Dr. Jill Stein has been out there, but seeing as her future in politics is up in smoke, she may as well take up professional activism full-time. As for the Rev. Jesse Jackson? He just goes where the cameras are and has for the last thirty years. As nice as it may appear, it’s all just famous people making themselves feel good by going somewhere to have a camera pointed at them and say “Look at me! I’m progressive! I care about issues! And by the way, check out my new movie.” Don’t believe me? Then ask Ben Affleck about the attachment of this protest with promotion of the new Justice League movie set for 2017 release. Wow. Now that’s what I call heroism.
So what’s the solution? Let the Dakota Access Pipeline go though.
Let it go through and wait for catastrophe to strike. When white people start dying after the pipeline breaks down, which at some point in the future it will, you can rest assured that the Powers That Be will get their collective asses in gear and fast. When rich white people are getting hurt then things get done. That’s a fact. Things never get done when the people who were here thousands of years before America even existed are the ones getting hurt.
Consider the following mass shooting scenarios: 1.) The Overland Park Jewish Community Center in Kansas, 2.) The Planned Parenthood Clinic in Colorado, 3.) The Emmanuel AME Church in South Carolina, 4.) The Inland Community Center in California and 5.)The Umpqua Community College in Oregon. In each of the 5 cases, multiple shots were fired with multiple fatalities. The identity of each shooter was not immediately known but authorities quickly made a determination and in some cases the perpetrator was captured and their backgrounds well established shortly afterward. The motive was not immediately clear in any of the cases but seemed obvious to most observers, especially to those who opine on television for a living.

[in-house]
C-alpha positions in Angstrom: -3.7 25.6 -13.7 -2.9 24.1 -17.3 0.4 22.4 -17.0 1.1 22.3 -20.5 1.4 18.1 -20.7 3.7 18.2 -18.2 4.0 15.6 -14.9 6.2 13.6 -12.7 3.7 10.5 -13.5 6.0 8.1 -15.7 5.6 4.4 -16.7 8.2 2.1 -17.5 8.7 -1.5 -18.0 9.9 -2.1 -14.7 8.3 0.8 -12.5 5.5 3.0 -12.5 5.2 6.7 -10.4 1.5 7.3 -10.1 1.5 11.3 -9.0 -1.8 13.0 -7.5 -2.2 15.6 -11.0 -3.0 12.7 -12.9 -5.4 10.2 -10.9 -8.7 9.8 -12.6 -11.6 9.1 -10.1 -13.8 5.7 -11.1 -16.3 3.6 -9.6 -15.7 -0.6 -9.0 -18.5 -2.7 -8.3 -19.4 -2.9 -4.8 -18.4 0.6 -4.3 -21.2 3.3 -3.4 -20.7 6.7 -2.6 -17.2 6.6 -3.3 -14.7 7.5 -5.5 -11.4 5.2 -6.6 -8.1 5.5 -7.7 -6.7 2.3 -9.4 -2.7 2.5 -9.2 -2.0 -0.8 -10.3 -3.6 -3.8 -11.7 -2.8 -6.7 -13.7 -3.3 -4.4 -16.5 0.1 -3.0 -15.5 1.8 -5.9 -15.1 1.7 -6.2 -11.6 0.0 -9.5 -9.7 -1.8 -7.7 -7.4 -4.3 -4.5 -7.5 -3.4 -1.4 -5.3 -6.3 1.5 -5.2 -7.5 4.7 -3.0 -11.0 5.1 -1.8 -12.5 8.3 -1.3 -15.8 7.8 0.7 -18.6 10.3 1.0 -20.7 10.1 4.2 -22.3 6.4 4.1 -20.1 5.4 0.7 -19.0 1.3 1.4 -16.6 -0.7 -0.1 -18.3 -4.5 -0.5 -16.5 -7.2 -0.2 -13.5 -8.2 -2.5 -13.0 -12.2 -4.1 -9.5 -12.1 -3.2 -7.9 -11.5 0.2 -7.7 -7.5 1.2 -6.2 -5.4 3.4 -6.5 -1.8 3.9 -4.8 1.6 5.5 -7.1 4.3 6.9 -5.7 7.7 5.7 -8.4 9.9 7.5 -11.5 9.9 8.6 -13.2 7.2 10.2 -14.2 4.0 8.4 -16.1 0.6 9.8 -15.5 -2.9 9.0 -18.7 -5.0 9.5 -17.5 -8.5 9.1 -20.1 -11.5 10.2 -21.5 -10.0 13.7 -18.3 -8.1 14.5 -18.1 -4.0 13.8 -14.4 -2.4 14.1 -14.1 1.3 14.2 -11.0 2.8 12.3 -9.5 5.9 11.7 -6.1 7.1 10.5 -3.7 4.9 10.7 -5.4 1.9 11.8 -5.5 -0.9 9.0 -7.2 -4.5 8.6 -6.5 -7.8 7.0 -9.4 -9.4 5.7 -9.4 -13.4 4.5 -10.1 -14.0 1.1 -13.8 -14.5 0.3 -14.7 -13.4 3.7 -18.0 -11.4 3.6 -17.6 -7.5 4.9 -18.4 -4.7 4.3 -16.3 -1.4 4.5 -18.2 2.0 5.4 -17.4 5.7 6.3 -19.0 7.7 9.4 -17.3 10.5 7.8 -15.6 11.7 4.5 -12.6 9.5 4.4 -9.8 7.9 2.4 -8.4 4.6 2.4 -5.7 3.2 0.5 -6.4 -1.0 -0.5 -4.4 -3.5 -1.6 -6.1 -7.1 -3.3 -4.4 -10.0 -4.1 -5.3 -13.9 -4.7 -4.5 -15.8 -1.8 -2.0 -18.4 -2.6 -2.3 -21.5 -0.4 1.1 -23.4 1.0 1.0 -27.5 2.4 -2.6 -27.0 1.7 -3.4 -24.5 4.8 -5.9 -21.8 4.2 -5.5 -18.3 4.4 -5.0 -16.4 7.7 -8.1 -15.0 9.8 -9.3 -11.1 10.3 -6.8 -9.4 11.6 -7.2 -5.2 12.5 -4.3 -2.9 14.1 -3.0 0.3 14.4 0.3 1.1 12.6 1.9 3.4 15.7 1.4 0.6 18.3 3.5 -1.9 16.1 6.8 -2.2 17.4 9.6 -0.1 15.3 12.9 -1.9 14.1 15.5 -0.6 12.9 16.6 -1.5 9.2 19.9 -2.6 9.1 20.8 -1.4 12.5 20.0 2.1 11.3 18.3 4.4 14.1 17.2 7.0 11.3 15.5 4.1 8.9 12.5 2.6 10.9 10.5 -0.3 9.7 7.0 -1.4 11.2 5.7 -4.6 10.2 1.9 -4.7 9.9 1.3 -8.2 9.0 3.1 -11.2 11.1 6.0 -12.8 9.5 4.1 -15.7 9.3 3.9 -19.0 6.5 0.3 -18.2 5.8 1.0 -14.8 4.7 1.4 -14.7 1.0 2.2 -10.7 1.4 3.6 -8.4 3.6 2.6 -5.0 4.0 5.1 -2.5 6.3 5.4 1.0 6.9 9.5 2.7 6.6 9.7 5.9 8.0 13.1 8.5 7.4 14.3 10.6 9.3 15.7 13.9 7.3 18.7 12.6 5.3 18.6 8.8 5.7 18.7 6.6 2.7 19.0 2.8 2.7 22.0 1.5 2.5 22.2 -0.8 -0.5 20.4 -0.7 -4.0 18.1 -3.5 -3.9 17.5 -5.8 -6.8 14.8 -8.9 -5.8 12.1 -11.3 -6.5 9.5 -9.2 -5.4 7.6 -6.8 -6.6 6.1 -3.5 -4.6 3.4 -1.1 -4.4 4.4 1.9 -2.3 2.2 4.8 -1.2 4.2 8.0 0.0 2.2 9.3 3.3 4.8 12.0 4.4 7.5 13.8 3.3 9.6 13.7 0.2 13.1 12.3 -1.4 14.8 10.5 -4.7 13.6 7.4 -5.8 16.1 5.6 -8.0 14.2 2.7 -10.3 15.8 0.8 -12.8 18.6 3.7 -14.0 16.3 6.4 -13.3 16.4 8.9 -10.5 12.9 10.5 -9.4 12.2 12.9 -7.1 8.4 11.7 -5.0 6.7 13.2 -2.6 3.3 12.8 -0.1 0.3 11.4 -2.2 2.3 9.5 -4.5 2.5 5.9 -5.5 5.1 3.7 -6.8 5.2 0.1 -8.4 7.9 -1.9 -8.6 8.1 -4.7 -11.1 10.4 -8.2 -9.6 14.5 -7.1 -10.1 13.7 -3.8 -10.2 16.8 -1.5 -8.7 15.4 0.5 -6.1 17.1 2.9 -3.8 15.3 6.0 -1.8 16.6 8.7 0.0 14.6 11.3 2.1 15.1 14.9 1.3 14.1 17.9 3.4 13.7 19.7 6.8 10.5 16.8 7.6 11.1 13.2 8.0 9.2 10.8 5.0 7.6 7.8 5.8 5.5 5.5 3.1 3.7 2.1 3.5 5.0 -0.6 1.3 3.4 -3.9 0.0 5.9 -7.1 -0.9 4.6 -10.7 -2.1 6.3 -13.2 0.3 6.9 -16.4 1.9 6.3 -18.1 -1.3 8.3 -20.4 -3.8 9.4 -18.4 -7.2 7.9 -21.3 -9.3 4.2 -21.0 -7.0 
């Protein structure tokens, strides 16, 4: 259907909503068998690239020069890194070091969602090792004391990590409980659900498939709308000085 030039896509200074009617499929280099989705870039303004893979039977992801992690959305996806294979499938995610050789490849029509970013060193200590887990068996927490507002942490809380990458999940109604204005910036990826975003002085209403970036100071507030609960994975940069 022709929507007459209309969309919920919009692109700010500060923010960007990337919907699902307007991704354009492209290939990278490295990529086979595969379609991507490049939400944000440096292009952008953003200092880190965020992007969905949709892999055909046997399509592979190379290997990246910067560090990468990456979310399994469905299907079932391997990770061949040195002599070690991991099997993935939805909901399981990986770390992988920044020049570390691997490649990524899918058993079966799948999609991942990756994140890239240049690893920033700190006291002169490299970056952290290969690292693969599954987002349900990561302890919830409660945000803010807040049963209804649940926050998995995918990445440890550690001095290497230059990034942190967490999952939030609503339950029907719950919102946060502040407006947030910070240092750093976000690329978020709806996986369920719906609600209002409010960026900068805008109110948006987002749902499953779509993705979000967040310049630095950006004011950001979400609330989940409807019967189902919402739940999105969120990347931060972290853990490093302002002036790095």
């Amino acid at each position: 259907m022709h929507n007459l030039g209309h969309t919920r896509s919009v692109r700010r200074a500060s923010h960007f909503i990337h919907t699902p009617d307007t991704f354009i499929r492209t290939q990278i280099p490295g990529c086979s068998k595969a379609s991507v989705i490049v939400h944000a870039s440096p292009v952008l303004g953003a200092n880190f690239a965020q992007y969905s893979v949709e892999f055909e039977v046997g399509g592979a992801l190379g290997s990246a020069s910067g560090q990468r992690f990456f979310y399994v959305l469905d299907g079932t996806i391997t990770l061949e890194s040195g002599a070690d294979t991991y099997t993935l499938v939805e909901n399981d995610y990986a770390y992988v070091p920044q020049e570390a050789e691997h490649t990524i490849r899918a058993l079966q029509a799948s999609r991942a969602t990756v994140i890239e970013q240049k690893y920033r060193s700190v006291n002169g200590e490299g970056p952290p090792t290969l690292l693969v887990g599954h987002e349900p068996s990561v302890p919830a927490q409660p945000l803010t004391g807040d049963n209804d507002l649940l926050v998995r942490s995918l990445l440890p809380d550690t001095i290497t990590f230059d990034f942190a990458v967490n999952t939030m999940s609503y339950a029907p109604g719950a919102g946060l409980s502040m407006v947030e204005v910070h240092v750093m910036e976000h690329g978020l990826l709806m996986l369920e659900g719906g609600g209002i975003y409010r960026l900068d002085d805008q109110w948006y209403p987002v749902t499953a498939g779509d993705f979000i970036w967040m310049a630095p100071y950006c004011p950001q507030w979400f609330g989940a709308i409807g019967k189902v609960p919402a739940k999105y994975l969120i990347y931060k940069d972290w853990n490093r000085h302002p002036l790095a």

Now let’s look a little closer. We will refer to the shooters as a singular “gunman” for argument’s sake and each shooting to be an “incident” or “engagement”.